COPYRIGHT
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Scottish lawyer Paul Carlyle has told the Festival of Politics in Edinburgh that neither the government nor the entertainment industry has successfully persuaded the public of the need to pay for digital content saying “It’s interesting, is it not, that an industry that can sell us Cheryl Cole, Jedward and all the other ‘X-Factor’ creations, and which can persuade us to part with good money for all sorts of products linked to these celebrities, has somehow failed to persuade much of the public that they should pay for digital content”. Carlyle said that education and communication, should be at the top of the agenda of rights owners and their political supporters,

Also at the conference at the Scottish Parliament’s building at Holyrood was Pete Wishart, the Scottish Nationalist MP and a former member of Scottish band Runrig, Wishart is a vocal supporter of copyright in Westminster, and stressed the importance of intellectual property rights for the UK and Scottish economies, and of the need for new laws, including the new measures in the Digital Economy Act , to maintain a defence against online infringers. Carlyle pointed out that in the main Intellectual Prooperty  law in Scotland was the same as in England as IP was controlled by Westminster not Holyrood. Wishart concurred saying  “this might surprise you, I am very relaxed about that fact” adding “So much of copyright is now governed by the European Union anyway, and the bodies that represent rights owners and creators – so in the music space the BPI, PRS and so on – are all UK-wide bodies based in London. So it makes sense, and it is, I believe, in the interests of Scottish creators, for these matters to be driven by Westminster” However as a member of the pro-Scotland independence party he added “after independence, of course, things will change, though I do believe there will still be benefits to our creative industries to have harmony on IP issues across the British Isles”.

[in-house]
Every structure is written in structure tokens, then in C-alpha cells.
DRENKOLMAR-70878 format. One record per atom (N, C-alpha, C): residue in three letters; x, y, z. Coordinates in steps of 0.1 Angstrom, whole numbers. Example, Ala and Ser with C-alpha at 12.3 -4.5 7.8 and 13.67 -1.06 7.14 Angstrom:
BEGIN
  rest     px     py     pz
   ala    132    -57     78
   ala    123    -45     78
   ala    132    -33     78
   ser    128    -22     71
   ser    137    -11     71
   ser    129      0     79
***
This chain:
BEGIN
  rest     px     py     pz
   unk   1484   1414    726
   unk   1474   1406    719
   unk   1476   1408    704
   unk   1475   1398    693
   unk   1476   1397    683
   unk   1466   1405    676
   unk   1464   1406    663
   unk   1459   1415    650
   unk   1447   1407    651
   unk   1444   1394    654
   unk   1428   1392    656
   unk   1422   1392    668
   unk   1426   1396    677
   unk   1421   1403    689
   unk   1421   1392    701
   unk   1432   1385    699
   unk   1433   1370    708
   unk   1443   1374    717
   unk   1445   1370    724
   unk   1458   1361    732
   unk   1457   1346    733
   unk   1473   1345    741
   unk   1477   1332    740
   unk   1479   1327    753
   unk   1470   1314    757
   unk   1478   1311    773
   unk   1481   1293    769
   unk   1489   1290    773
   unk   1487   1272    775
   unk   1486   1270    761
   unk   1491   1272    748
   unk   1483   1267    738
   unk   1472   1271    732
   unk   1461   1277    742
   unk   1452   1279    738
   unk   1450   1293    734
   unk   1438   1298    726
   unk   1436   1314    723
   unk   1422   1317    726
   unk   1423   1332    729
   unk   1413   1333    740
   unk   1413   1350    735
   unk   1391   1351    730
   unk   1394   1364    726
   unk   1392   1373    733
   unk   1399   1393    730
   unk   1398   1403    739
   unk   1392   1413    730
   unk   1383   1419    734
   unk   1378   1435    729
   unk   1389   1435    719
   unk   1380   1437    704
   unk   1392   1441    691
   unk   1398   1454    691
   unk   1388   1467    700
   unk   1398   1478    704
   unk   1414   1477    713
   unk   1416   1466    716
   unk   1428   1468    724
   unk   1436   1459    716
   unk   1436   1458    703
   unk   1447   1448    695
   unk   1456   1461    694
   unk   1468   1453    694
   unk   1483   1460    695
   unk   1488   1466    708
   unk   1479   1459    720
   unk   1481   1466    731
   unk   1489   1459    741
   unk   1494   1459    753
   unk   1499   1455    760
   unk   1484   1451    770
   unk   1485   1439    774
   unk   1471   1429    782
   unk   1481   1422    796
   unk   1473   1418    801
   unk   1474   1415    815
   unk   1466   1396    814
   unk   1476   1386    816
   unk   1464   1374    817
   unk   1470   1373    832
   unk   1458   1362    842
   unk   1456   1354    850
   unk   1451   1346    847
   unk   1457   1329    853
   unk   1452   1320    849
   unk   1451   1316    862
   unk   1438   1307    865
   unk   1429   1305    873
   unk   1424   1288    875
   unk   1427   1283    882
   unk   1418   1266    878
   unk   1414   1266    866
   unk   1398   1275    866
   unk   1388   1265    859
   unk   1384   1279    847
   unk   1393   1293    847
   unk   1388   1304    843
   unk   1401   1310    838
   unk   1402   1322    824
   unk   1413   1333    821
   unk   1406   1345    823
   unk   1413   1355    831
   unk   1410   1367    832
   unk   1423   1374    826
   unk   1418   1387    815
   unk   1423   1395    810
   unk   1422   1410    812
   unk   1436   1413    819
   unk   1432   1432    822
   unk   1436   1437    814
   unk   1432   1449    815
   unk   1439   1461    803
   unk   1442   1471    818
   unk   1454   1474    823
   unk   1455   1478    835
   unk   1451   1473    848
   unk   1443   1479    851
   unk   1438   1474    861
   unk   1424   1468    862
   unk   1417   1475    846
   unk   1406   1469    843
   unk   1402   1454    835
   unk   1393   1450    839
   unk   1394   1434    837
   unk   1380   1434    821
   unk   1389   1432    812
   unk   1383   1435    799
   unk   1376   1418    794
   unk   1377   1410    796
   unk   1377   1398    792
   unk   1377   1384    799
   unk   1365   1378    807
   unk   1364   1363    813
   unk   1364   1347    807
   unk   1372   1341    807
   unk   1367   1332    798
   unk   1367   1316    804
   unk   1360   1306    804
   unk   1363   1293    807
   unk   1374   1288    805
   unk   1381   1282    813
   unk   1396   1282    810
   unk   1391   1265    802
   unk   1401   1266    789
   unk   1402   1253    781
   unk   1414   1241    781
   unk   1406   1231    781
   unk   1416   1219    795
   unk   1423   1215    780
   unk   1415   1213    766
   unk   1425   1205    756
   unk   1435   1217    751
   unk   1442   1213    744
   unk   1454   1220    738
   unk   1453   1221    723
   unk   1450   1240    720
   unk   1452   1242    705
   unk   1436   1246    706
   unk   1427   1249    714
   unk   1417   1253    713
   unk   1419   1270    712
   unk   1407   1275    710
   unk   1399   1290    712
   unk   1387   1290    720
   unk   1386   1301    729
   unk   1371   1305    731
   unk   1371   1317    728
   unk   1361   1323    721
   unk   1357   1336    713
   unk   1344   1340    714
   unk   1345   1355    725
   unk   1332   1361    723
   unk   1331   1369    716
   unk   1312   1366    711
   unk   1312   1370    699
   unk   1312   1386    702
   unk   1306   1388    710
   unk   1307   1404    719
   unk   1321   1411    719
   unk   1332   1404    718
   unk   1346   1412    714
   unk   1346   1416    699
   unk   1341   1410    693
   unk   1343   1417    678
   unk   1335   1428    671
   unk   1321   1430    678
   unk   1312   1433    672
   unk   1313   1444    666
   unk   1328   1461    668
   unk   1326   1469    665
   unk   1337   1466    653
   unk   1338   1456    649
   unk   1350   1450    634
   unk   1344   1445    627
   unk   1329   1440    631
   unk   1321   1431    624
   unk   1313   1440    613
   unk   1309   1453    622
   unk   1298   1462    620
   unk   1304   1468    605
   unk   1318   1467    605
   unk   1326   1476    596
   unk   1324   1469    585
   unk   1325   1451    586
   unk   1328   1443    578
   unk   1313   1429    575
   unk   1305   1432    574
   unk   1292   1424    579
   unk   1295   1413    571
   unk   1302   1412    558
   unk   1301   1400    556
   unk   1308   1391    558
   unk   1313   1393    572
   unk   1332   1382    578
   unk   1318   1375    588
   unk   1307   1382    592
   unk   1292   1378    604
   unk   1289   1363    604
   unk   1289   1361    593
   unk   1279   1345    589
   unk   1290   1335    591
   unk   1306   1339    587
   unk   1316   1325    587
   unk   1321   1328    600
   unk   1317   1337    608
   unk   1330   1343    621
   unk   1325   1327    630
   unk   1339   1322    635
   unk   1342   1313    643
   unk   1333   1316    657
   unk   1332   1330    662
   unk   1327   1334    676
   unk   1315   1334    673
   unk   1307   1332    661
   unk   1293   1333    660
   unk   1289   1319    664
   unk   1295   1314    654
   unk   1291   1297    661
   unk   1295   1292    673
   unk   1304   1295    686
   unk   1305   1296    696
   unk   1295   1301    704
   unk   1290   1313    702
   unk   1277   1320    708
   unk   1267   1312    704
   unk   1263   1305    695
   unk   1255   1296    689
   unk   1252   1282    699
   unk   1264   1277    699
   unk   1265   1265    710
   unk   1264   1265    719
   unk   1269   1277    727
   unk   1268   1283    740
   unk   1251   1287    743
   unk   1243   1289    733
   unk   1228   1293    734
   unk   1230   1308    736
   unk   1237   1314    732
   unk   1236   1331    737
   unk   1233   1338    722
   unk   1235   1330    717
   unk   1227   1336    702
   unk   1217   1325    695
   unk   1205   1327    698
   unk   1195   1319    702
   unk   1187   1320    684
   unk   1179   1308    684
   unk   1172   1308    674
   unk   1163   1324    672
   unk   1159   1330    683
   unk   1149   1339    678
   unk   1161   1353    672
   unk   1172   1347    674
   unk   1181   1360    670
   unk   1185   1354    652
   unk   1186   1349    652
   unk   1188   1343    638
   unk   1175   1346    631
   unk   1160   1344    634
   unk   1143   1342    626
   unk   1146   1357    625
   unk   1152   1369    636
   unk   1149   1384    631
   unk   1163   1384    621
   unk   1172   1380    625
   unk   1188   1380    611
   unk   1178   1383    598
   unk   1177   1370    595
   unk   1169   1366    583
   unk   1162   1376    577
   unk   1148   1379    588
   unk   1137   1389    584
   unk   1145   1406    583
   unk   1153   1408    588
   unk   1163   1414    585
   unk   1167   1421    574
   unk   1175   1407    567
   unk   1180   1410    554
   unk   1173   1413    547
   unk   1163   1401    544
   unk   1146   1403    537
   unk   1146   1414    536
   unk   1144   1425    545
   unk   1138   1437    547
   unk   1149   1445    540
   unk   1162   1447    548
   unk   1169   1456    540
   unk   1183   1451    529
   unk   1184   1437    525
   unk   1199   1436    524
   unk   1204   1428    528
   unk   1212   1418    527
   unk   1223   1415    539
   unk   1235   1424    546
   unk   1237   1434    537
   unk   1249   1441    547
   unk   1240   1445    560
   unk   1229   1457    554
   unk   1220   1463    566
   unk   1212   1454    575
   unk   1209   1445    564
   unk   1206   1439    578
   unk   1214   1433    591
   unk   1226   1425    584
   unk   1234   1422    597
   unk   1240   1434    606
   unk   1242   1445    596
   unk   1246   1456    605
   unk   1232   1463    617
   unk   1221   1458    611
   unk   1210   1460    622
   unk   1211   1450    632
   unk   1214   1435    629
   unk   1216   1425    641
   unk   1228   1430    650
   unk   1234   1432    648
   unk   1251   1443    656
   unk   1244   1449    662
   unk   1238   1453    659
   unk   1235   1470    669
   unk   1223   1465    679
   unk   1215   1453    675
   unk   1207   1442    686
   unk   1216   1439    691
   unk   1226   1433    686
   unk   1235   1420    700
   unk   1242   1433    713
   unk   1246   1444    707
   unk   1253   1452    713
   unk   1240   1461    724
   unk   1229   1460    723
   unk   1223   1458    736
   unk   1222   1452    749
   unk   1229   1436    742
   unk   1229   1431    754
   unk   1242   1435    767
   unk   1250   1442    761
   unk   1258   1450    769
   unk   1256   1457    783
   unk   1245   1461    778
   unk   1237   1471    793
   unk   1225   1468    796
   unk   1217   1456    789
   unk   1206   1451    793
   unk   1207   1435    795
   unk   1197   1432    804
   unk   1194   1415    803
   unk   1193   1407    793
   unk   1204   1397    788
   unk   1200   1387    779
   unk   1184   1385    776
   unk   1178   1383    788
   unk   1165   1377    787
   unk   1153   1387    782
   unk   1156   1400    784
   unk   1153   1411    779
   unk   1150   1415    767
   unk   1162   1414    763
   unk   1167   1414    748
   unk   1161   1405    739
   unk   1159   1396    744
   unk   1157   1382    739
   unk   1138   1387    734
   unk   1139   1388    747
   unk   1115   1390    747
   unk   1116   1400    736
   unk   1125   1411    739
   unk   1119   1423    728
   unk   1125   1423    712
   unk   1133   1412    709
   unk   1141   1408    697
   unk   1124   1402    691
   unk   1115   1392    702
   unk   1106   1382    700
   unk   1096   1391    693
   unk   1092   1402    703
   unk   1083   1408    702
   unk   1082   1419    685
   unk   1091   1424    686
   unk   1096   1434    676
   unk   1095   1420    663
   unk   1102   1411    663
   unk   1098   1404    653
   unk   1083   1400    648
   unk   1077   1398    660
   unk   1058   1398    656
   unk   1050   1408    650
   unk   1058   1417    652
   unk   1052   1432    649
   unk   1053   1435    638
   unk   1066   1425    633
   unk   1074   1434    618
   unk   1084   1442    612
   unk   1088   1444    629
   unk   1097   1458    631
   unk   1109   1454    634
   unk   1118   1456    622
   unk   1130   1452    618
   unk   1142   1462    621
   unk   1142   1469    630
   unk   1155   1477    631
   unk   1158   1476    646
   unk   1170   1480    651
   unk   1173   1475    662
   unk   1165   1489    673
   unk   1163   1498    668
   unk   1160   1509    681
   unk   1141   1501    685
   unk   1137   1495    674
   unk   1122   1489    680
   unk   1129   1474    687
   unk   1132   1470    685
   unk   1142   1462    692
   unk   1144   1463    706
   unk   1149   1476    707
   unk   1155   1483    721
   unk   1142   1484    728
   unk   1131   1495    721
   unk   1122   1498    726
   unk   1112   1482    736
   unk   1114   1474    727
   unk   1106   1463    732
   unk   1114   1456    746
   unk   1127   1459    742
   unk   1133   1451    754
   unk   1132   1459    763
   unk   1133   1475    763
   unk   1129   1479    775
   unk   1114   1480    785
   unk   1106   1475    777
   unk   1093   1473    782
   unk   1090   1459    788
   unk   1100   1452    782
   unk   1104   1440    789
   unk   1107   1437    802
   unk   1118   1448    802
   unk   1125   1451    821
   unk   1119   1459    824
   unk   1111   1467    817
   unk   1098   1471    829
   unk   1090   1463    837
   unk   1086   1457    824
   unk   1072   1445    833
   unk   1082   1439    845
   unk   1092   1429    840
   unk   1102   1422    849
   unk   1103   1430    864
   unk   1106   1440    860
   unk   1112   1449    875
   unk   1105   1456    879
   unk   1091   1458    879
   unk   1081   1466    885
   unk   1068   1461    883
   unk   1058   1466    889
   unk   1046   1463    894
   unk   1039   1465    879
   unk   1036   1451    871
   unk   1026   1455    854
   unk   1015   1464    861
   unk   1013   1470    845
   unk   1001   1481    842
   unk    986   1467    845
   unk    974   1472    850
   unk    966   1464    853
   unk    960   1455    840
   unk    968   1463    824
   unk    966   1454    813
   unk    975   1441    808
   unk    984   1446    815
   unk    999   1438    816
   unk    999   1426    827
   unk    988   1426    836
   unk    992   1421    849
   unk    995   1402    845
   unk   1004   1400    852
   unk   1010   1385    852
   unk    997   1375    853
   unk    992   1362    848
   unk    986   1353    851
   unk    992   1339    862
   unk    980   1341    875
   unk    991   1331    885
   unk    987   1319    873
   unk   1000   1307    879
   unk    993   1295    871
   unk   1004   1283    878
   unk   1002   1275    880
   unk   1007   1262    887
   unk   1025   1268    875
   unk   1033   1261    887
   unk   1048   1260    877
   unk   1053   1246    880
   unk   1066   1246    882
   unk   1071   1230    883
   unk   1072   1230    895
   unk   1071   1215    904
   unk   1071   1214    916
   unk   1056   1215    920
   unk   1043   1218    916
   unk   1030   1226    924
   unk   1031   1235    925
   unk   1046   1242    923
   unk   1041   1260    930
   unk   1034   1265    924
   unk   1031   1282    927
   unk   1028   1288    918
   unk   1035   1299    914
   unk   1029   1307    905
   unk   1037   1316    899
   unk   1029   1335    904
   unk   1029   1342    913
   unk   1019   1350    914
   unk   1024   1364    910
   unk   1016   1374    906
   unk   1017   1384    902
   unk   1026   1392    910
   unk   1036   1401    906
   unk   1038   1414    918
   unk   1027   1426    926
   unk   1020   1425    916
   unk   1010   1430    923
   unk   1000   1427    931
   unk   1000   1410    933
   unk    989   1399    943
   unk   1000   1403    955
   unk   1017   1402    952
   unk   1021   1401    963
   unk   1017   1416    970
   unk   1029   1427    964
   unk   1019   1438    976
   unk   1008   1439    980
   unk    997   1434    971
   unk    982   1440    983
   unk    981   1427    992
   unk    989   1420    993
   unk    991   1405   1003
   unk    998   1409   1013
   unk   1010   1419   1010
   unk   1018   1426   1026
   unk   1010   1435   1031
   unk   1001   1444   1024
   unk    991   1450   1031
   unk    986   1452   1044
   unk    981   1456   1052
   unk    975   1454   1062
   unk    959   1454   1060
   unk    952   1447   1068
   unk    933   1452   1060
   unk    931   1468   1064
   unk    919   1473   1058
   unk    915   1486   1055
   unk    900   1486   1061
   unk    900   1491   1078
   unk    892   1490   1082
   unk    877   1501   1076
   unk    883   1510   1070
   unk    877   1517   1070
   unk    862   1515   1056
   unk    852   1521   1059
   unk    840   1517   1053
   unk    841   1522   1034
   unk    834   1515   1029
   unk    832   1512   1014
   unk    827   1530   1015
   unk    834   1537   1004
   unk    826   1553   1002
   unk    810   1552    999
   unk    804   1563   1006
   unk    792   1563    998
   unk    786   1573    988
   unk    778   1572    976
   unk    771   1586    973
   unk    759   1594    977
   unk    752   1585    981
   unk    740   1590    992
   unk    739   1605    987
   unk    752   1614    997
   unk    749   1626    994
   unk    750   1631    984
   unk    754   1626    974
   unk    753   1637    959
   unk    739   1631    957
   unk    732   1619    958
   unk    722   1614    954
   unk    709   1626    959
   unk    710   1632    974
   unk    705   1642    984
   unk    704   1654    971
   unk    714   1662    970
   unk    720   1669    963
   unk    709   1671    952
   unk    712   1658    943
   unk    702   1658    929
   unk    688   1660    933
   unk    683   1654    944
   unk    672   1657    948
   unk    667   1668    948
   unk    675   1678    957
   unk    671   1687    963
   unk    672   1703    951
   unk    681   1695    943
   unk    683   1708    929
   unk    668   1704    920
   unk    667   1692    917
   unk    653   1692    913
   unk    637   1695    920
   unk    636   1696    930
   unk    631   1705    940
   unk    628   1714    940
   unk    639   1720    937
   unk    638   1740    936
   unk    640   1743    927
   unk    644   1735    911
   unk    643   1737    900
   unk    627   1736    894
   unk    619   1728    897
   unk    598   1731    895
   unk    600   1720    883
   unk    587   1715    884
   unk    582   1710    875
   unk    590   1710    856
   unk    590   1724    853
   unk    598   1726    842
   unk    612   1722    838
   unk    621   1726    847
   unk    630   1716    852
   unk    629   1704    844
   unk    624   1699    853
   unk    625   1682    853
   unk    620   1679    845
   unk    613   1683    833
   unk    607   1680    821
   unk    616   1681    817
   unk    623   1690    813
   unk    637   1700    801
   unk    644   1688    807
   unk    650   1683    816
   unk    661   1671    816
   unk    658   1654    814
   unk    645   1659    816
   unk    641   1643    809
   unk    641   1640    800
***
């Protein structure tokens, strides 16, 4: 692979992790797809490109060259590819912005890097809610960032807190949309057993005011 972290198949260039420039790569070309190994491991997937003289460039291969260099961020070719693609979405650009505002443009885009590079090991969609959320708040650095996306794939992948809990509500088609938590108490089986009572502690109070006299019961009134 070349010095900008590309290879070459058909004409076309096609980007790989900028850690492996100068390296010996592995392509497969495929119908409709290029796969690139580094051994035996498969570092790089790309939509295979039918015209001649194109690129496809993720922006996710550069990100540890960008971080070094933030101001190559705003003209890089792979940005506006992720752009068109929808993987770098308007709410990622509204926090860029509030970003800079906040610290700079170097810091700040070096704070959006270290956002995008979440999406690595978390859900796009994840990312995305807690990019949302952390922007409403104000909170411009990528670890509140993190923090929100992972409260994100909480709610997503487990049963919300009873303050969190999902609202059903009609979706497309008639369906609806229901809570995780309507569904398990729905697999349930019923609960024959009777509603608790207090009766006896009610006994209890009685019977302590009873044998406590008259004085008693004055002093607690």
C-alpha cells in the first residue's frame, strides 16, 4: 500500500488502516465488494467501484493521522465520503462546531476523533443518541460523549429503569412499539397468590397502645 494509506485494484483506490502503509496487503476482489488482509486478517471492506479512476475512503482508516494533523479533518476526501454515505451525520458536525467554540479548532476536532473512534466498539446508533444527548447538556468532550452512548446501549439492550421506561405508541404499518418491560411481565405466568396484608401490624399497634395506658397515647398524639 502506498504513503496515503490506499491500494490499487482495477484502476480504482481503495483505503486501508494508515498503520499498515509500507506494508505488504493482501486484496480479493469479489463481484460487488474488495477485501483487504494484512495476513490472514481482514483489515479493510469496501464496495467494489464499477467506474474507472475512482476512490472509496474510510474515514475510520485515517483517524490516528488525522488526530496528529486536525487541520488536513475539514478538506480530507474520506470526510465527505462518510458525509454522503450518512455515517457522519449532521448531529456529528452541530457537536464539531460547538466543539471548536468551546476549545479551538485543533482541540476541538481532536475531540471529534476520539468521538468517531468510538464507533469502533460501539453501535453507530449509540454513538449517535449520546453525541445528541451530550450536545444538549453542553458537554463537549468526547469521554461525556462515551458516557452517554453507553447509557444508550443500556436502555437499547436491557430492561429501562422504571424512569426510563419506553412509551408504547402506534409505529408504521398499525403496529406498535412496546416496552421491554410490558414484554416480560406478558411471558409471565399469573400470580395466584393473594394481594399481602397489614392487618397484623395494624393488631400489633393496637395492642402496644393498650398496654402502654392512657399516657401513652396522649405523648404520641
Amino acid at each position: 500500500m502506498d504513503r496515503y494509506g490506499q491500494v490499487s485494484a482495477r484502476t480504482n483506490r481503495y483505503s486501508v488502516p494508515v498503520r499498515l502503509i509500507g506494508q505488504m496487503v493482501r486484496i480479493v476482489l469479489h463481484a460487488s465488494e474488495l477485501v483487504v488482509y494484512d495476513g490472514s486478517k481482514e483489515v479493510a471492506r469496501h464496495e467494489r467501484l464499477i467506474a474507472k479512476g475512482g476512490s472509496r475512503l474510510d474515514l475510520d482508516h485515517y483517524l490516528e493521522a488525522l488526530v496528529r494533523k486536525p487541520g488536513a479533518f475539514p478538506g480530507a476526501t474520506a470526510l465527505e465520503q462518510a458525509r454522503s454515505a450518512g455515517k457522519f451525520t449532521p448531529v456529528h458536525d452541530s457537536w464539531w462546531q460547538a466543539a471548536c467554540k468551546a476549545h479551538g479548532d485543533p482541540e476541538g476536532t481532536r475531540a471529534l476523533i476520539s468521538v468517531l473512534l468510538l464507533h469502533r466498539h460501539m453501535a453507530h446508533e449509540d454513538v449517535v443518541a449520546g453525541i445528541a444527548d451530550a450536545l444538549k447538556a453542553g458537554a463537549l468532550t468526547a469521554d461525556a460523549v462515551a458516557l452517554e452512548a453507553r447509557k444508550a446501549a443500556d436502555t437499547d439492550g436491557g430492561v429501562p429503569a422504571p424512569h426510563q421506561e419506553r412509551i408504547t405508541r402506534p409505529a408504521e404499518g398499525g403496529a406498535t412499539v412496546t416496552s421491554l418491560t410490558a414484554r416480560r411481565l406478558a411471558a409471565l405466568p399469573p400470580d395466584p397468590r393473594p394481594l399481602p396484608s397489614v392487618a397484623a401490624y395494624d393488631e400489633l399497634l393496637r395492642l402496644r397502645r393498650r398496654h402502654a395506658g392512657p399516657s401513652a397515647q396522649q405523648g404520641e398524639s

http://www.lawscot.org.uk/members/legal-reform-and-policy/law-reform/festival-of-politics-2011